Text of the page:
Today is an important day for us modern bookbinders – it marks the day, in 1456, the first Gutenberg Bible was finished!
Johannes Gutenberg was the first person in Europe to make a book printed using moveable metal type. Previously, the contents of books were hand-written and incredibly labour-intensive. Think of Illustrated Manuscripts and really large, elaborate leather bound volumes.
However, there is a twist. And at this point I must admit that I’m no expert in bookbinding history. So I’ll start by admitting that I learned this next part by eavesdropping on a nearby conversation at a book arts fair some time ago, then went home and did some more research. (Total introvert, I know, I know)
So, the big deal with the Gutenberg Bible is that it was printed with moveable metal type, similar to letterpress printing today, which was a new technology. It led to so many changes: the way books were made, how information was conveyed and who could afford to own copies of said books. In fact, in a round about sort of way, even some of my own book art pieces can be attributed to the invention of moveable metal type and the printing presses needed to use the type. For example, my Artist’s book ‘O2’, as pictured below.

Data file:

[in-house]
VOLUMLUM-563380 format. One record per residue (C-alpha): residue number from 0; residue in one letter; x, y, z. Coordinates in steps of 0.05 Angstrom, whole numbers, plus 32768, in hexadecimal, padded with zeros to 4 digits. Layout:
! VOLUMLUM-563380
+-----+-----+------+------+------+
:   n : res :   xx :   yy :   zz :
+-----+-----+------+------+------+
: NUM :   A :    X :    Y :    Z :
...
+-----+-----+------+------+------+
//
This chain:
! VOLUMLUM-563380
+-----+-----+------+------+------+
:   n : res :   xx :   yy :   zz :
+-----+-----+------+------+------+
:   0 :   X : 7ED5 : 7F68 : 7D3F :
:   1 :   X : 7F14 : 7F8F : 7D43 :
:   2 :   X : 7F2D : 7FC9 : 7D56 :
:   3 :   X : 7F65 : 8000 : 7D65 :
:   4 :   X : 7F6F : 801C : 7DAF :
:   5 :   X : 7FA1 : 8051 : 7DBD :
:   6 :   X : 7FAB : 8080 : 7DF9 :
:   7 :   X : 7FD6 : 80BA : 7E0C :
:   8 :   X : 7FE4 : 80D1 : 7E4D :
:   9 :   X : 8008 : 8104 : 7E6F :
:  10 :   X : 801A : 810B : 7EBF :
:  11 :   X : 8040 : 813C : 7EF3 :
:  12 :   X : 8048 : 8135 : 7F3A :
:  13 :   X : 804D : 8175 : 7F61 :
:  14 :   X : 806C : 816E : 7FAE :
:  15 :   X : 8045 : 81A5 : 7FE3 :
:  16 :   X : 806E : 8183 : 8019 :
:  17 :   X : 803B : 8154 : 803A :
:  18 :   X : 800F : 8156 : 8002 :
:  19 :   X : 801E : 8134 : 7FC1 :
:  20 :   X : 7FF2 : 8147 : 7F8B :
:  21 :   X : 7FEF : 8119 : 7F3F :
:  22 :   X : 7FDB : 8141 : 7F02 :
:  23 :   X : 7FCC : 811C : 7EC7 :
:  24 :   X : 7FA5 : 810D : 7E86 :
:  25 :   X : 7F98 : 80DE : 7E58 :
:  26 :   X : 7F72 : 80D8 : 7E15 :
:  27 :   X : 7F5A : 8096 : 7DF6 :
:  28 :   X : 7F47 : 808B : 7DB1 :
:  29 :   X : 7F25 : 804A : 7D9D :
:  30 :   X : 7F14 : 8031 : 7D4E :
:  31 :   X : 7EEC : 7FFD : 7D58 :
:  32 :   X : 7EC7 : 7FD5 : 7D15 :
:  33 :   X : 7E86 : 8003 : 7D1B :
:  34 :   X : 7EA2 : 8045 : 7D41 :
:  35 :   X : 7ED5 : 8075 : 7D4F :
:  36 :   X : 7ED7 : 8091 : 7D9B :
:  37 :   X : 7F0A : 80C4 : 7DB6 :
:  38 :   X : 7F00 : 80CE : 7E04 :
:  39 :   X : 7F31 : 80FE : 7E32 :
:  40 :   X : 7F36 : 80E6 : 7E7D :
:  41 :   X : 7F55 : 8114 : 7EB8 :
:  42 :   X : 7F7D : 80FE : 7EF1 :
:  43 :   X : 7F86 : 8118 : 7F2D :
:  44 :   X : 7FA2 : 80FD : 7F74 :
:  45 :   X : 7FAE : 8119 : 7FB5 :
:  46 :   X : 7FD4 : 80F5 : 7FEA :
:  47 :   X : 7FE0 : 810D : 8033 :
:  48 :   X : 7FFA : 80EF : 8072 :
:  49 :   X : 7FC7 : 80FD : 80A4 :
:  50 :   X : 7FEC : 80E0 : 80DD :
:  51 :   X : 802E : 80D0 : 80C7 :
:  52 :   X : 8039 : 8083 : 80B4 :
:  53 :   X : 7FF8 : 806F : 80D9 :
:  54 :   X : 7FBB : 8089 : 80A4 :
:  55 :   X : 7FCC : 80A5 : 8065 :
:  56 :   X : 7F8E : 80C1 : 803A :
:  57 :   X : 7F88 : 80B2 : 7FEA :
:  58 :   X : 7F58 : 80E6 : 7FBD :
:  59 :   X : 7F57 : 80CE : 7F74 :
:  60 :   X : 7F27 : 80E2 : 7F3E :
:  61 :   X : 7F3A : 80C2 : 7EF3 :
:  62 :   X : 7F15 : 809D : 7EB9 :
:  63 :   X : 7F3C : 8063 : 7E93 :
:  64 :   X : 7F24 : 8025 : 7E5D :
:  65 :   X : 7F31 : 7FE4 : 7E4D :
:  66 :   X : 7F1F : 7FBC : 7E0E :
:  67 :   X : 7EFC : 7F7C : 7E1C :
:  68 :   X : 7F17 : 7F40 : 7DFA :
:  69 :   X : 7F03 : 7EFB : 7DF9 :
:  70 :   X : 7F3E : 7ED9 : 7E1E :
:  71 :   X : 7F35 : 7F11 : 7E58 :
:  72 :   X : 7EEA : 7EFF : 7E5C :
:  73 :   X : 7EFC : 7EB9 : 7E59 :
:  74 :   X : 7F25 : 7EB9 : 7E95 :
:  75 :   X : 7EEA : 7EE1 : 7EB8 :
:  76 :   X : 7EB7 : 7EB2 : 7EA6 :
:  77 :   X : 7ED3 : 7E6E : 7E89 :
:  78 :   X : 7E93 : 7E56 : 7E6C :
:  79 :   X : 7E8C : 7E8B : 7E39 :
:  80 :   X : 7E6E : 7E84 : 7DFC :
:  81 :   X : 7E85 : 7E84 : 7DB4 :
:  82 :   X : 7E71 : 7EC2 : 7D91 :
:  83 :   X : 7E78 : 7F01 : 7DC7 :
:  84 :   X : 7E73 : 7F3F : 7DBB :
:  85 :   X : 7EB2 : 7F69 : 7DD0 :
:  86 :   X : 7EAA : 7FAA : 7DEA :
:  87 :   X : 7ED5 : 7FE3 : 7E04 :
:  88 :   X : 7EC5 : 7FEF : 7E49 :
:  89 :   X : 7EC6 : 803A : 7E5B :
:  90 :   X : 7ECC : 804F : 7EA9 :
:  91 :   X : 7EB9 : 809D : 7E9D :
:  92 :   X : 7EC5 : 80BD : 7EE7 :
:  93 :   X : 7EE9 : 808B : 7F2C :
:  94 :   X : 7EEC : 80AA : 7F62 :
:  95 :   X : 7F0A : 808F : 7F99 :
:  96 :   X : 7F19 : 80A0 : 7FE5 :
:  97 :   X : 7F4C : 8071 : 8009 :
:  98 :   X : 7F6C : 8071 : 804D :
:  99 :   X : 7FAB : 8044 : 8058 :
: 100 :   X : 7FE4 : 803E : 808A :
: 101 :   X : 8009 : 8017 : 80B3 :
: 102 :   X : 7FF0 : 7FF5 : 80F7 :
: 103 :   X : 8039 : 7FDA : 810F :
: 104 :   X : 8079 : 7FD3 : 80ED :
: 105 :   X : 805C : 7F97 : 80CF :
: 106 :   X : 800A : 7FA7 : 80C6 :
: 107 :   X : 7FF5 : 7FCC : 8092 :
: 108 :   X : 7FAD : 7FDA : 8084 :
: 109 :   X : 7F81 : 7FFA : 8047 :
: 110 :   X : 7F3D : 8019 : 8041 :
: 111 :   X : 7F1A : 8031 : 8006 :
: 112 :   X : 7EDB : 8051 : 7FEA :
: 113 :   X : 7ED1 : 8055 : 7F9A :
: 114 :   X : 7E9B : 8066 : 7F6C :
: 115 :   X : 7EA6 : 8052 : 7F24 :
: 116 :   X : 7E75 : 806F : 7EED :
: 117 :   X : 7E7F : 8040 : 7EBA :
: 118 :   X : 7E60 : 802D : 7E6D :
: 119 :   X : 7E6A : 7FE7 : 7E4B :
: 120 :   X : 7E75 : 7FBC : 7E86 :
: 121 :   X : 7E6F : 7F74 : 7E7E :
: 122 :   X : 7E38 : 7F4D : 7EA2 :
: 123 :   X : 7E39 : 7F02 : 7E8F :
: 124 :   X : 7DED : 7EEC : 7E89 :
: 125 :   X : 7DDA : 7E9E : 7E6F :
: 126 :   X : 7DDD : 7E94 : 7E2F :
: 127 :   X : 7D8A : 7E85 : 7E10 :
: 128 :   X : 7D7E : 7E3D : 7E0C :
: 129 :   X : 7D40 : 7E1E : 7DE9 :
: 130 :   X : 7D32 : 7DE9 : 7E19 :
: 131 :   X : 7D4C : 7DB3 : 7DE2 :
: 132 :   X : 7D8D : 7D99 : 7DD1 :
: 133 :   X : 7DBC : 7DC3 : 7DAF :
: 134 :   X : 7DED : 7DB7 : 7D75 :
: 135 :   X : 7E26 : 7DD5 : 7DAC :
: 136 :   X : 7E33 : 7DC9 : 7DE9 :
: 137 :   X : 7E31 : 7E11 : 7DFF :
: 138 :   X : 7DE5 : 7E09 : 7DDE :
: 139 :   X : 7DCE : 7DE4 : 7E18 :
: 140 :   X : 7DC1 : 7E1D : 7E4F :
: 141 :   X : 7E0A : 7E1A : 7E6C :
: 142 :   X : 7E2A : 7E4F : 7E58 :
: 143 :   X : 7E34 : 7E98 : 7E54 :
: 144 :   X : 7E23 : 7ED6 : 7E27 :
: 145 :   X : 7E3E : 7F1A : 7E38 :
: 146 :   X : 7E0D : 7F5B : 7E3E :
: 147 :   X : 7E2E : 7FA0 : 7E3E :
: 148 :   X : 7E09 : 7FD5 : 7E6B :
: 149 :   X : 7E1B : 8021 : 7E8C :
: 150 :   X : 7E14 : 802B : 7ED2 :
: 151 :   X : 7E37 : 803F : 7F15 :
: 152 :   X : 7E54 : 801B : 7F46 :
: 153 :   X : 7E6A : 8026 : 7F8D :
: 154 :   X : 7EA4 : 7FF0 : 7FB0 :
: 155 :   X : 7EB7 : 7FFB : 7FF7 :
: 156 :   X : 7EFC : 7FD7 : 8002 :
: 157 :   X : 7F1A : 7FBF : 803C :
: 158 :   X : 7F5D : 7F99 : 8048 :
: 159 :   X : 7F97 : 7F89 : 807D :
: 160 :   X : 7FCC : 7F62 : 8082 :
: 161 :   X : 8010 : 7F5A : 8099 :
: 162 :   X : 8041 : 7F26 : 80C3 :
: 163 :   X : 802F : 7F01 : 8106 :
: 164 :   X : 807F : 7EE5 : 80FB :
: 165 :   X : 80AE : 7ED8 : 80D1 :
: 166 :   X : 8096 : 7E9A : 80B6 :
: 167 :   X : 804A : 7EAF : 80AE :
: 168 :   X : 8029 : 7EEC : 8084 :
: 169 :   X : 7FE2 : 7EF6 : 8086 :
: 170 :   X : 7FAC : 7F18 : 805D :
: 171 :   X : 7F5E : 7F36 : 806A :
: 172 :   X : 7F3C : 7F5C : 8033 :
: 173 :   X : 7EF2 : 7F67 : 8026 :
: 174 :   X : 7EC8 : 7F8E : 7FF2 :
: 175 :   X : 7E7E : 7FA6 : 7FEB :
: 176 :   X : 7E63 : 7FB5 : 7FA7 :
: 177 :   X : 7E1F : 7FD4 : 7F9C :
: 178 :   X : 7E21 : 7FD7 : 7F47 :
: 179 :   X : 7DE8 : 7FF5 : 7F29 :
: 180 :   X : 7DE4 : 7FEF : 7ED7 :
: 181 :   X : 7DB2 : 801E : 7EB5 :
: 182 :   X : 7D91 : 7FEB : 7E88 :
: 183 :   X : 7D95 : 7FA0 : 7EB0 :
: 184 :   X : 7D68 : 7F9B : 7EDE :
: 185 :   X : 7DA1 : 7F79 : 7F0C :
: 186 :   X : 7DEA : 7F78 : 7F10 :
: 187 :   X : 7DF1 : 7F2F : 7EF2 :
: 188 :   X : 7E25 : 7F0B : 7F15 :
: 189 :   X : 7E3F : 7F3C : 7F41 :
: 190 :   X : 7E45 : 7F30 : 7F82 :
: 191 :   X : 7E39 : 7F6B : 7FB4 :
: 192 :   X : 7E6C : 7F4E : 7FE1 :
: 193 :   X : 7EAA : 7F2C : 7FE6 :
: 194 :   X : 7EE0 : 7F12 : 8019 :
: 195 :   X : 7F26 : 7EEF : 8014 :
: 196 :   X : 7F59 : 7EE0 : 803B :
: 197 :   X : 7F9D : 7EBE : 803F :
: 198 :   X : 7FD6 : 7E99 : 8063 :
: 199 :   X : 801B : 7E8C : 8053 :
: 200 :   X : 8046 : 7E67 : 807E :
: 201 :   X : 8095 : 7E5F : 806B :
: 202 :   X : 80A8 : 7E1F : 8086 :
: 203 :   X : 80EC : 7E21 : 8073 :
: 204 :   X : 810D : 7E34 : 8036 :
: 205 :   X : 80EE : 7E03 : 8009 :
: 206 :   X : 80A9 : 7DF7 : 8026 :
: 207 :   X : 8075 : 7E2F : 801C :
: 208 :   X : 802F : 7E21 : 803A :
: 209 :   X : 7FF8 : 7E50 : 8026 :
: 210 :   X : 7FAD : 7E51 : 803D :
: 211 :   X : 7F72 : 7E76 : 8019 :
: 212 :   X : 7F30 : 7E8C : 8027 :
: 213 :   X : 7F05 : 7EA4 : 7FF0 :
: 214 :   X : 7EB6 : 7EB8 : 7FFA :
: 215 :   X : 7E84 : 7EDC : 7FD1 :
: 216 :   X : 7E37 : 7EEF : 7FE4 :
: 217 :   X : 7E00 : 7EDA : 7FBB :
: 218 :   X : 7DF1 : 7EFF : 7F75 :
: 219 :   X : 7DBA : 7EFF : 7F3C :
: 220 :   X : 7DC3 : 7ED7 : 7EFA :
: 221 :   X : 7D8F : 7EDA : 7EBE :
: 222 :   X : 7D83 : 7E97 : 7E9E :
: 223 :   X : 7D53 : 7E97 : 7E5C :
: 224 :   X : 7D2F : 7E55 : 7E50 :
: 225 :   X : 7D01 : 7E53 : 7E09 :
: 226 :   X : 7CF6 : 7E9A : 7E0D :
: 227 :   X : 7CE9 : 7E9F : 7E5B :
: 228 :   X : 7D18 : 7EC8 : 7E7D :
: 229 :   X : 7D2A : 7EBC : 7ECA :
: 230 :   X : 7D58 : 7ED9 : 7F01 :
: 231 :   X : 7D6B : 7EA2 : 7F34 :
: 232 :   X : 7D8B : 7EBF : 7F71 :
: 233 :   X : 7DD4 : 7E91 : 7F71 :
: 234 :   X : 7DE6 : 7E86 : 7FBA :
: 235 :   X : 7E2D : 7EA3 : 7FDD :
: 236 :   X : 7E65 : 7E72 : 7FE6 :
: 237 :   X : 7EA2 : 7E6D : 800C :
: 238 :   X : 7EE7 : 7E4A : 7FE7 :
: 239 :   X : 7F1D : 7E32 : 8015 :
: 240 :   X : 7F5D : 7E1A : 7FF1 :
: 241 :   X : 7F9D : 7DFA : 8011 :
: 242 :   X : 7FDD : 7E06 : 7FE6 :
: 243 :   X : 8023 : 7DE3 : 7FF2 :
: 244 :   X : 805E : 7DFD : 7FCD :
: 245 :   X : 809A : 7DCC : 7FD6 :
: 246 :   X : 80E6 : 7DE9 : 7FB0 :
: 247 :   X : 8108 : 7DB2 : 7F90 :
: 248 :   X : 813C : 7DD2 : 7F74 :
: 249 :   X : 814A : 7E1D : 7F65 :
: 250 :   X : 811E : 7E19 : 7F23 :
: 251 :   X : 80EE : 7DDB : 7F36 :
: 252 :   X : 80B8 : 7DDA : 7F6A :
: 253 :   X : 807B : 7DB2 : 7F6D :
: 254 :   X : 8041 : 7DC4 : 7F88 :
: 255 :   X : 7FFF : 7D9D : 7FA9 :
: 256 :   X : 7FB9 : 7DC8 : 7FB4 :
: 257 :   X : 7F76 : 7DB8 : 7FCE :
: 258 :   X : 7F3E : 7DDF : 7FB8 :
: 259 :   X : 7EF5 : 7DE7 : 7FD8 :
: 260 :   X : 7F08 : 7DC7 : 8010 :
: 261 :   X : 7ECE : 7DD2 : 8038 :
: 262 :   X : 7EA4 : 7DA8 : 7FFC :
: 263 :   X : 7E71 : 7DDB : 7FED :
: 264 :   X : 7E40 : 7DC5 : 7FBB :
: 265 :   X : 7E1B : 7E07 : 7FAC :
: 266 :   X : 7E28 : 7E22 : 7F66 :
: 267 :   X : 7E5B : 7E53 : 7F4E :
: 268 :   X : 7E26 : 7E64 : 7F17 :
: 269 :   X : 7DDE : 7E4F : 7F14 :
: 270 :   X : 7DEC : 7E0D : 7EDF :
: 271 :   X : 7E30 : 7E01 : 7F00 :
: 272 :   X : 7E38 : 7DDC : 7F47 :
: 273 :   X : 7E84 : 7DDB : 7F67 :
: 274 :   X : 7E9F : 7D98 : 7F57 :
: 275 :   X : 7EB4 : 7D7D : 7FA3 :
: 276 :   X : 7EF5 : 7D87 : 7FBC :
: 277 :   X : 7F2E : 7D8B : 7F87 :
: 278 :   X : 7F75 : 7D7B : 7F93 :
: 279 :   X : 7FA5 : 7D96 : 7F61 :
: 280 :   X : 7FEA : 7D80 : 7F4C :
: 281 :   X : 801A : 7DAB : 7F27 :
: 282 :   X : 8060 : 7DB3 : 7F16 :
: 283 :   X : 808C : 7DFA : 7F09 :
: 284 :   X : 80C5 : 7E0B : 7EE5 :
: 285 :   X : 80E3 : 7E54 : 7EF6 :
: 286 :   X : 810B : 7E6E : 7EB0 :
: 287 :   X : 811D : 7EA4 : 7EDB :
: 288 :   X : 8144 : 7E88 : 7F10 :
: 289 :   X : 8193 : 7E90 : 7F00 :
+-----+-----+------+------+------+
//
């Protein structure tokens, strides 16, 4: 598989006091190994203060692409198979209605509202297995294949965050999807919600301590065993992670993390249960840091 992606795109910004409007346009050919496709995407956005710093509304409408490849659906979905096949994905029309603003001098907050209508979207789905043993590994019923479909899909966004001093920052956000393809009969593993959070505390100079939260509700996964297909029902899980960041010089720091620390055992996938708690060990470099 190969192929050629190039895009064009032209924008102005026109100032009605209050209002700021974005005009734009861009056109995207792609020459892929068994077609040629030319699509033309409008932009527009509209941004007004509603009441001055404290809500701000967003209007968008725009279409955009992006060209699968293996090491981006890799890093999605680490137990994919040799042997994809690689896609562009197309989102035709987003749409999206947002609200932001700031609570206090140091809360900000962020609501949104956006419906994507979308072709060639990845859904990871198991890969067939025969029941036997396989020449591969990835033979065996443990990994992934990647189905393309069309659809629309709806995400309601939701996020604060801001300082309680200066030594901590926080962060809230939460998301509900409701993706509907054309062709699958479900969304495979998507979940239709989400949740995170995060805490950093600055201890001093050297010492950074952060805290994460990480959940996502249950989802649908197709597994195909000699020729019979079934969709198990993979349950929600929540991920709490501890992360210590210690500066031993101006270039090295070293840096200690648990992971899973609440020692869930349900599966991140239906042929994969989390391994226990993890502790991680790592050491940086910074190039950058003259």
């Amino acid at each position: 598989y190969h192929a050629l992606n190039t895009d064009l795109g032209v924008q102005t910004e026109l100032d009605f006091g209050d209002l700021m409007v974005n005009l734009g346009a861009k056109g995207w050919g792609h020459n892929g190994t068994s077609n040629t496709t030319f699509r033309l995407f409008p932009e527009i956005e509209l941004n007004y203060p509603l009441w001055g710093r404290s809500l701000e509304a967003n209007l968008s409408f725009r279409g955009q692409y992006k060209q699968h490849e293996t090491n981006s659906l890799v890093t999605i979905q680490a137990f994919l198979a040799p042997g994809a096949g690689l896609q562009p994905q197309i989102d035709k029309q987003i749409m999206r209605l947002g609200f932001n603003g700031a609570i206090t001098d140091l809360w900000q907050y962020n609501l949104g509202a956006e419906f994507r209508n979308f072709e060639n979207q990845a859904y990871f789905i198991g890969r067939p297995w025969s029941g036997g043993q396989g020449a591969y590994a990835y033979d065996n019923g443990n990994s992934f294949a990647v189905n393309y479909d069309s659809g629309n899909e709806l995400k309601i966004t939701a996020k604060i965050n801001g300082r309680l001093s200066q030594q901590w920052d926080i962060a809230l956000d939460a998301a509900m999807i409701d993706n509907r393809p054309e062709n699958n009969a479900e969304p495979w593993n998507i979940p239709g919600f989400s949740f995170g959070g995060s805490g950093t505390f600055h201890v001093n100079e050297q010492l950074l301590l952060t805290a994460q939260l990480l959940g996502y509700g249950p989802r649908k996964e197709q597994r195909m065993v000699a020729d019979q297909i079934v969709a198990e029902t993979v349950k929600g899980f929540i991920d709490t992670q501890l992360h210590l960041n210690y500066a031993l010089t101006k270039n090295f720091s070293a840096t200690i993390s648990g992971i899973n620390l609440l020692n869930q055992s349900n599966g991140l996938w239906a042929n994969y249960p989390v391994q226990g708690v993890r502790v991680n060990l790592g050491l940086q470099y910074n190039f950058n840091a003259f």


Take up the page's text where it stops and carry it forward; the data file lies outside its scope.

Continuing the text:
However, (this is the twist) in the early 1900’s it was discovered that 78 years prior to Gutenberg, another book was made using moveable metal type; the Jikji, in Korea. The Jikji is a collection of Buddhist teachings. Originally several volumes were created, but only the last was found and is currently in a museum in France.
I think it’s so interesting that bookbinding, seen as dull and uninteresting to many, had a hand in paving the way to the delivery of information as we know it today. Of course, I’m just barely touching the surface of this topic. There are many websites dedicated to unravelling the details of the two books and the true history of the invention of moveable metal type. If you do a quick google search on each, you should get a good roster of reading for yourself.